The world's seventh billion person was born recently and population is set to continue growing. A conference in Bonn addresses how a sustainable economy could help the growing world will cope with limited resources.
Nexus is focussing on meeting people's needs within ecological limits
There is nothing new to the idea that the world's population will have to find a way to deal with dwindling resources. In 1972, the Club of Rome issued a report on "The Limits to Growth," which explored how economics could coexist with a finite amount of raw materials.
Now, 40 years since that report, the debate continues at a three-day conference in Bonn.
The Nexus conference focuses on water, food and energy. It is expected to host some 500 politicians, economists, scientists and researchers from around the world.
"Chancellor Angela Merkel has signaled a very ambitious agenda for Rio and sees Germany as one of the main actors," UN Environment Program head Achim Steiner said, referring to next year's Rio + 20 meeting – the next major milestone meeting aimed at addressing sustainable development.
"I think Germany has long seen that supporting sustainable development on a global level is in its own interest," Steiner said.
Solar power delivers electricity to and LED lamp
Germany is also able to demonstrate to the world that sustainability does not necessarily need to come at the expense of economic growth.
"Experts would have laughed 10 years ago if someone told them that the world's second-largest exporter would be not only competitive but also economically more advanced than every other European country despite getting a fifth of its electricity from renewable sources," Steiner said.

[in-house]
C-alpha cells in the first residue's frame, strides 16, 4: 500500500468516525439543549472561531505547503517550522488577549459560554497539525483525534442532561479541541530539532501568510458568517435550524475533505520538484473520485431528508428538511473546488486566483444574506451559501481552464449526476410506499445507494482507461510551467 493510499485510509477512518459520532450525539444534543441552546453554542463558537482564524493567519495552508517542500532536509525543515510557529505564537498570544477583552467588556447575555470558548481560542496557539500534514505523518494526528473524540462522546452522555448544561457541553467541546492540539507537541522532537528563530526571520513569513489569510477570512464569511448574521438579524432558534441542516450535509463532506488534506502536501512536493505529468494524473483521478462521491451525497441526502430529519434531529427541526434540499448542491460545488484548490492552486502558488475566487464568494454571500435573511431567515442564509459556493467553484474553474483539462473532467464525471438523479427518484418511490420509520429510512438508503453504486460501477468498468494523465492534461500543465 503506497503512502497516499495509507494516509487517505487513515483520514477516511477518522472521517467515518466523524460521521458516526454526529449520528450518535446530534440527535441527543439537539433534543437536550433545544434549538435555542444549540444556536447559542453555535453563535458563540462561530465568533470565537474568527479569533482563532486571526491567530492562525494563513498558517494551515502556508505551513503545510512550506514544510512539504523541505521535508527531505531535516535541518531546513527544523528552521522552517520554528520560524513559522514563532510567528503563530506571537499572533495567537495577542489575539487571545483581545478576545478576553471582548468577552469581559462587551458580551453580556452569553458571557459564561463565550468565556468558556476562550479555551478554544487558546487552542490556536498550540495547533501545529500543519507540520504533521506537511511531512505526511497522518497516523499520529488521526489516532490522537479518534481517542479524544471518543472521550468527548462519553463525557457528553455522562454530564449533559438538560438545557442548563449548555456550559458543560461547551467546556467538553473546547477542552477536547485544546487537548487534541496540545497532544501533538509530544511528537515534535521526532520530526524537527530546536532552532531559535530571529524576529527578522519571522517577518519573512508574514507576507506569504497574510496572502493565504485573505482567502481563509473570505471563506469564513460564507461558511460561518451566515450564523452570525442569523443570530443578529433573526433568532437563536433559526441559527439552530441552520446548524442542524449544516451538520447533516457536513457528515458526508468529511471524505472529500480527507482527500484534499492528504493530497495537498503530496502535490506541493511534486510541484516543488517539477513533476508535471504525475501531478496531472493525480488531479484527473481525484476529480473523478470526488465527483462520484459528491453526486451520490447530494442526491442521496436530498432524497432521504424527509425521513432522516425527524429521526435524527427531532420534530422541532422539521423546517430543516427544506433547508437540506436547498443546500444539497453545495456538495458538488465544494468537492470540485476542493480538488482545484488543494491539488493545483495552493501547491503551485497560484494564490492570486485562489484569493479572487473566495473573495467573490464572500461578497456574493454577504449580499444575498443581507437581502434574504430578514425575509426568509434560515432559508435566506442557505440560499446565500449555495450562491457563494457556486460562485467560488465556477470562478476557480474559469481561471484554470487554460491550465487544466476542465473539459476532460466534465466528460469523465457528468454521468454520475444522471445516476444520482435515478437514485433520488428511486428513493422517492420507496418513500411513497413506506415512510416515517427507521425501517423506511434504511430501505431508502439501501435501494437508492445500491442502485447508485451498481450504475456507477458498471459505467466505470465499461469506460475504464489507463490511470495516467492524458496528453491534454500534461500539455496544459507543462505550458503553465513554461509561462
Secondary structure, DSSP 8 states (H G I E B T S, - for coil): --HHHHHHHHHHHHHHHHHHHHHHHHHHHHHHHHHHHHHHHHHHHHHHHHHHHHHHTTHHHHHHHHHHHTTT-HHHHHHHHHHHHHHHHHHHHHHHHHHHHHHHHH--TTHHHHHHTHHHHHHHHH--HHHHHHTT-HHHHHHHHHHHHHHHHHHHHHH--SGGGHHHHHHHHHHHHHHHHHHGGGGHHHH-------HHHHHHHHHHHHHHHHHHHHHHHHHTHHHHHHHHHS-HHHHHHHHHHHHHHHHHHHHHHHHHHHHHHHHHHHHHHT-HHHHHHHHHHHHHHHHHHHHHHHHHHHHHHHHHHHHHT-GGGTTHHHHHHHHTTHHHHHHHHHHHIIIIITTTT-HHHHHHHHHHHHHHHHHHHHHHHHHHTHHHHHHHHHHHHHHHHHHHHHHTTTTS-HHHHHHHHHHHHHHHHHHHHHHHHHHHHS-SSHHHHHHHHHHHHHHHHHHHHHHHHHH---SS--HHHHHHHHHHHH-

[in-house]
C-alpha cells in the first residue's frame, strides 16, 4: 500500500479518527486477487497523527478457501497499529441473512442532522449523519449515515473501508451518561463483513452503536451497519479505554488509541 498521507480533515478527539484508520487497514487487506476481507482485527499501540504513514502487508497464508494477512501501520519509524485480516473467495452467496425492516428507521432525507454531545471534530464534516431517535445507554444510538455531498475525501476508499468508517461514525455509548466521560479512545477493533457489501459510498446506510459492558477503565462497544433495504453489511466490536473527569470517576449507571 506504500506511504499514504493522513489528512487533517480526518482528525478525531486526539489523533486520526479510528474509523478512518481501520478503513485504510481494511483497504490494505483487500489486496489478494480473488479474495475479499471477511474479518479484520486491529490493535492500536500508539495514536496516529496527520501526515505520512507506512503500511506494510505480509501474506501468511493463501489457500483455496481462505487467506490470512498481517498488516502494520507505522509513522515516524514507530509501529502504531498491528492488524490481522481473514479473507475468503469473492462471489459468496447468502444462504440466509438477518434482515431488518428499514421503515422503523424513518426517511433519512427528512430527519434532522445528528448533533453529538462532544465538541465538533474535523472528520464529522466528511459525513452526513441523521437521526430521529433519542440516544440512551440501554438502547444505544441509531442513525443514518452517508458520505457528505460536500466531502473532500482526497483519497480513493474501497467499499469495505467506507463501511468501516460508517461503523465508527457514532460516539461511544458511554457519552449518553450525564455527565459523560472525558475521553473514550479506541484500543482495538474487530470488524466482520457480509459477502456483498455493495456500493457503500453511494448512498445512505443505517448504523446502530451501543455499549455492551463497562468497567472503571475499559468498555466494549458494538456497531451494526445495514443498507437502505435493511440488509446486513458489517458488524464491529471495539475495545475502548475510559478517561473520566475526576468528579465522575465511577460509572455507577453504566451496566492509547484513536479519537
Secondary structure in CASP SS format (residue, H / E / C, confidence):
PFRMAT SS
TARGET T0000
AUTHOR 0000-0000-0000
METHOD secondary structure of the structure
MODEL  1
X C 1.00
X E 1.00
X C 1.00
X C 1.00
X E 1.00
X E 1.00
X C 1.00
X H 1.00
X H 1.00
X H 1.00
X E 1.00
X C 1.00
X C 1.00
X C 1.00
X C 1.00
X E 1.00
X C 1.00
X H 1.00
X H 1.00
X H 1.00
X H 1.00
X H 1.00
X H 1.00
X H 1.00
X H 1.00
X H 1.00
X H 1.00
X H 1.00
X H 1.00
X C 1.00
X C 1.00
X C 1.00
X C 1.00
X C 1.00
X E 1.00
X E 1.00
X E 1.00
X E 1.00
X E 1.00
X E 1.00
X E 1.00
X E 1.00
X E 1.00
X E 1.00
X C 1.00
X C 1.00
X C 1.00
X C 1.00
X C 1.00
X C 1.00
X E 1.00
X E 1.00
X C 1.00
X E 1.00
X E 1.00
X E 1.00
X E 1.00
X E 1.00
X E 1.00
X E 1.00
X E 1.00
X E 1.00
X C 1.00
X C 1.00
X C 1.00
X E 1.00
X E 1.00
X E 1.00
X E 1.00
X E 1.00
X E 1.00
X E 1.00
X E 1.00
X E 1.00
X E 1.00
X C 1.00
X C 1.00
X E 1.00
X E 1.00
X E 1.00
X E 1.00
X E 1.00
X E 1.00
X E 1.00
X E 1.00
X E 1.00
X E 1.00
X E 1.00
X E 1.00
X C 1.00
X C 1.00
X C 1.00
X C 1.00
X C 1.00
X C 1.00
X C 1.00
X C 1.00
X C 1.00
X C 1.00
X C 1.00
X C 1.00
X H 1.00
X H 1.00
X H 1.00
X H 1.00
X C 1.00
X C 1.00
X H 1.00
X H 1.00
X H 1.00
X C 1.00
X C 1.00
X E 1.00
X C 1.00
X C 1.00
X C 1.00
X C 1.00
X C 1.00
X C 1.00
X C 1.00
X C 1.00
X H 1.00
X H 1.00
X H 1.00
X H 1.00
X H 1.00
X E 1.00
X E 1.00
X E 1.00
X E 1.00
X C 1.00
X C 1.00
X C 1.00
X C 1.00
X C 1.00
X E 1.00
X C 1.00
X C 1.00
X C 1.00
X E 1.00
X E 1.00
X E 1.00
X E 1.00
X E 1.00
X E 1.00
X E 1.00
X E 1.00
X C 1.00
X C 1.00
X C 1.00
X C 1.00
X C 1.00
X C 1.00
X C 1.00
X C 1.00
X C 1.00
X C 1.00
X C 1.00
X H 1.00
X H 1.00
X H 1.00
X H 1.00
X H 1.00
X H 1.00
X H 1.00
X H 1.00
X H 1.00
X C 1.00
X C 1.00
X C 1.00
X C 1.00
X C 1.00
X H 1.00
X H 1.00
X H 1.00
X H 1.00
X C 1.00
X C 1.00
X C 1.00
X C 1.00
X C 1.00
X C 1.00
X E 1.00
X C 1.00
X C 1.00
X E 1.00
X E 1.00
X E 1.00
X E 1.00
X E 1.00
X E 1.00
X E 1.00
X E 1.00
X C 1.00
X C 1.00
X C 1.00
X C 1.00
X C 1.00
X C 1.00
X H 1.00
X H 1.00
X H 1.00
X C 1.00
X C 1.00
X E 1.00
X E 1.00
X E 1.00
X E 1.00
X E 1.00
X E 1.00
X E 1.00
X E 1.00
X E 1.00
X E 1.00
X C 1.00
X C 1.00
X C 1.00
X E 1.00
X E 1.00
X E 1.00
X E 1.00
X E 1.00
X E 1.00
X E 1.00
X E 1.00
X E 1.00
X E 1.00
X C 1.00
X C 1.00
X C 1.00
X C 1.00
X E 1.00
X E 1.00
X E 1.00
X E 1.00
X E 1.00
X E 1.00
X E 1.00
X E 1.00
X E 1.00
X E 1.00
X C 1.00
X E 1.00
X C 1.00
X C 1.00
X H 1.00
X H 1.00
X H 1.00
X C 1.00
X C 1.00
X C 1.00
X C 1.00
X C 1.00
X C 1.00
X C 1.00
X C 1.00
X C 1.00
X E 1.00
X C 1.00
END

"Now Germany is taking the next step by introducing one of the most ambitious industrial and economic programs to move to renewable energy and end the era or nuclear power," he added.
The array of energy-saving light bulbs and trash bins will serve as another reminder to the conference's attendees of the steps Germany has taken in terms of energy efficiency and recycling.
"We do not necessarily need to produce more energy, rather, we need to achieve the same prosperity with less energy," said Dirk Messner, director of the German Development Institute and deputy head of the German government's expert committee on the environment.
Germany has made recycling a colorful - and profitable - affair
Thanks to a program instituted in 1990, the German economy saves some 3.5 billion euros ($4.7 billion) a year by recycling a total of 88 percent of paper, 87 percent of glass, 72 percent of metal and 67 percent of plastic, according to a study by the German Association for Waste Management.
But in the countries that are largely home to the world's 900 million people without access to clean drinking water, 1 billion without enough food and 1.5 billion without access to electricity, it's not the intricacies of recycling but getting access to resources taken for granted in Germany that will be on conference delegates' minds.
The Nexus conference is expected to outline political recommendations to be considered in June's Rio +20 summit.
"Germany is clearly among the pioneers for two reasons," Steiner said. "First, Germany has looked for the answers to questions about enabling an ecological or sustainable economy in a number of sectors. Second, German policies are very progressive when it comes to biodiversity, agriculture and energy."
Author: Helle Jeppesen / sms
Editor: Nathan Witkop